Summary of Second Annual Global Ethics Fellows Conference in New York

Our Second Annual Global Ethics Fellows Conference in New York City last week was a great success. Here is an overview of some of the proceedings.

Panel I: Cultural and Universal Norms

Panel I, led by Kei Hiruta, Helle Porsdam, Hakan Altinay, Deen Chatterjee, Aine Donovan, Fernanda Duarte, Madoka Futamura, Mohsen Kadivar, and Zhaohui Yu, examined the themes of global norms, human rights minimalism, individual rights, and the failure of multiculturalism. The Panel discussed the debate of transitional justice and whether justice in society is reconcilable with religion. Their conversation provoked stimulating thought on the global ethic as it applies to business models, universal knowledge, cultural practices, gender equality, legal culture, and political systems.

Panel II: Political Will and Responsibilities

Panel II, including Lyn Boyd-Judson and David Ritchie, discussed the challenge of turning global ideals into practical policies in political systems. The Chairs introduced the concept of the universality of constitutionalism, as well as the difficulty of incorporating all ideals, not solely “Western” or “American” thought, into our public discourse on the global ethic.

Panel III: Managing Systemic Risk and Systemic Crisis

Panel III, headed by Jean-Marc Coicaud, Katsuhiko Mori, David Rodin, and Christian Barry, examined the concepts of negative and positive externalities, economic sustainability, and the causality of harm. In particular, the Panel debated the moral code of ethics within biodiversity laws, sustainable development, and global economic growth.

Day 2: Additional Points of Interest

A central focus of the conversation of Day 2 involved how best to get students to care about the global ethic. One immediate answer was promoting the global ethic on a digital platform. Technology, with the advent of the Internet, allows students from all over the world to collaborate on the idea of the global ethic in one space. The Fellows emphasized the need for their work to be accessible to students worldwide via the Global Ethic Network. This way, Fellows and students can exchange differing perspectives on global ethical issues.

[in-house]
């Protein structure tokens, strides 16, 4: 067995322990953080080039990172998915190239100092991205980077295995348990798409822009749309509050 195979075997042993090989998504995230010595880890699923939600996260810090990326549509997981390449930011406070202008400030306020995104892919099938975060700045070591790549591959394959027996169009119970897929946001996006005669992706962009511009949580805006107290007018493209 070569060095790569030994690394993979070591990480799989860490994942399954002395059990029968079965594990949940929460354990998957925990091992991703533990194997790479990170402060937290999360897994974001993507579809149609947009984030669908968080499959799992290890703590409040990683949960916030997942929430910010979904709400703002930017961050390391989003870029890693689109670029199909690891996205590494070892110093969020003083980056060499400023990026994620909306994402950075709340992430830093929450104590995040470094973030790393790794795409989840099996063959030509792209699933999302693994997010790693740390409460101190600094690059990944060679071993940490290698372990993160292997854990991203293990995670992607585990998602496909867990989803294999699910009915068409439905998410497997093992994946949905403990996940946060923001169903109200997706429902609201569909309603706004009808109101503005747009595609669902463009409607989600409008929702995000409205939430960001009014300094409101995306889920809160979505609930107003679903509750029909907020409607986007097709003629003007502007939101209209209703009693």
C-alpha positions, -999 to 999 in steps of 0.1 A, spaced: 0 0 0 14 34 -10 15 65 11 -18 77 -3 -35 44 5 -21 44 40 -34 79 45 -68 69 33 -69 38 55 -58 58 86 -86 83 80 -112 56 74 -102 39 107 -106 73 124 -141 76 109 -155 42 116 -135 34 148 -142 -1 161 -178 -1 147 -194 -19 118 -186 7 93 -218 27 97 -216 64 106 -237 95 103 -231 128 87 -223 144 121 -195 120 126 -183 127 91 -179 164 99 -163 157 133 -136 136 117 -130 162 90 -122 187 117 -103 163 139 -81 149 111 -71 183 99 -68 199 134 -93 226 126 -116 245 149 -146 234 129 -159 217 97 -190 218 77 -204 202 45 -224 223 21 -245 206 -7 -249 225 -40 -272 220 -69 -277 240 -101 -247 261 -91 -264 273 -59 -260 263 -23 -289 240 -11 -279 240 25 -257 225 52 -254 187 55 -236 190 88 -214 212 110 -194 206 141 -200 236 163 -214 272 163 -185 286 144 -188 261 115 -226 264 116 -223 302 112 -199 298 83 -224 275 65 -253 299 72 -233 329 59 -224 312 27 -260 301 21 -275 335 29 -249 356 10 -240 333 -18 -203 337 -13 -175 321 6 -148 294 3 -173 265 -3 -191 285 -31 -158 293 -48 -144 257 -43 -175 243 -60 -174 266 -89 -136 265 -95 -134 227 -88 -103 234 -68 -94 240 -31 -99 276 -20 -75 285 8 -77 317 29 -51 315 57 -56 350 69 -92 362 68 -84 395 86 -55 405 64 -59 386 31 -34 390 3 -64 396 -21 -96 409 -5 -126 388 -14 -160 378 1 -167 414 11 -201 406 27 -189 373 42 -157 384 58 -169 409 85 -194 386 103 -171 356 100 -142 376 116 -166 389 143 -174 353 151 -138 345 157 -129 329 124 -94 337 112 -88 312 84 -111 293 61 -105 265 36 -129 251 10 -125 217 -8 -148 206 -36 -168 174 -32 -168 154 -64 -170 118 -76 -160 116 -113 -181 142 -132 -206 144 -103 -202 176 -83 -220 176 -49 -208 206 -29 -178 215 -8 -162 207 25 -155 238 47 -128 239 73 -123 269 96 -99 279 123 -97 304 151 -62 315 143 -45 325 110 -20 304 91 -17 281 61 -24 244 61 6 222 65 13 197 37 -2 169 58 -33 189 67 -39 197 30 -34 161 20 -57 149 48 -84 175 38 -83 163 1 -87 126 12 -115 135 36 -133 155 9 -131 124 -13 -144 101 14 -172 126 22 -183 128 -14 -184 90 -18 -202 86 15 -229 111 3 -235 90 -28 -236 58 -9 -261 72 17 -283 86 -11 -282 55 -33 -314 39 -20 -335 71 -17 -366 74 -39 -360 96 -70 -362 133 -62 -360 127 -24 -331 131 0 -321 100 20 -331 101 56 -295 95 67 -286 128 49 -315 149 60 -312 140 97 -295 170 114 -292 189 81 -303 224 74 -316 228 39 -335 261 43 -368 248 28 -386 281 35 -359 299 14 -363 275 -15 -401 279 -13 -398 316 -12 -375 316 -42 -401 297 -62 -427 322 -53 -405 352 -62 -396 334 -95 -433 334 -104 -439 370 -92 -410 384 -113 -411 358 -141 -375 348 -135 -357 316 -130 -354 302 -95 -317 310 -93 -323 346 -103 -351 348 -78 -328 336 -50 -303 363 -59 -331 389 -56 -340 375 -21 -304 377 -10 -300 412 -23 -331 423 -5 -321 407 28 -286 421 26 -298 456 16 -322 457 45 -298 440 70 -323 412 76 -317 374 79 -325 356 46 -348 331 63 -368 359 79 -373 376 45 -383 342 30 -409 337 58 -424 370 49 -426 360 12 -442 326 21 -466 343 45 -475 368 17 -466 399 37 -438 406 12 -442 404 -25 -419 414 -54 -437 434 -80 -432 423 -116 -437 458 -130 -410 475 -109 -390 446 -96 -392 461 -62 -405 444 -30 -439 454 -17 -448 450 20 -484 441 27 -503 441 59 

Views: 618

Tags: GEF, education, justice, sustainability, technology

Comment

You need to be a member of Global Ethics Network to add comments!

Join Global Ethics Network

Carnegie Council

AI in the Arctic: Future Opportunities & Ethical Concerns, with Fritz Allhoff

How can artificial intelligence improve food security, medicine, and infrastructure in Arctic communities? What are some logistical, ethical, and governance challenges? Western Michigan's Professor Fritz Allhoff details the future of technology in this extreme environment, which is being made more accessible because of climate change. Plus he shares his thoughts on some open philosophical questions surrounding AI.

The Ethical Algorithm, with Michael Kearns

Over the course of a generation, algorithms have gone from mathematical abstractions to powerful mediators of daily life. They have made our lives more efficient, yet are increasingly encroaching on our basic rights. UPenn's Professor Michael Kearns shares some ideas on how to better embed human principles into machine code without halting the advance of data-driven scientific exploration.

Fighting ISIS Online, with Asha Castleberry-Hernandez

National security expert Asha Castleberry-Hernandez discusses what "ISIS 2.0" means and how the terrorist group has used social media to recruit and spread its message. How has its strategy changed since the death of its leader Abur Bakr al-Baghdadi? What can the U.S. military, Congress, and executive branch do better to fight the group online?

SUBSCRIBE TODAY

VIDEOS

SUPPORT US

GEO-GOVERNANCE MATTERS

© 2019   Created by Carnegie Council.   Powered by

Badges  |  Report an Issue  |  Terms of Service


The views and opinions expressed in the media, comments, or publications on this website are those of the speakers or authors and do not necessarily reflect or represent the views and opinions held by Carnegie Council.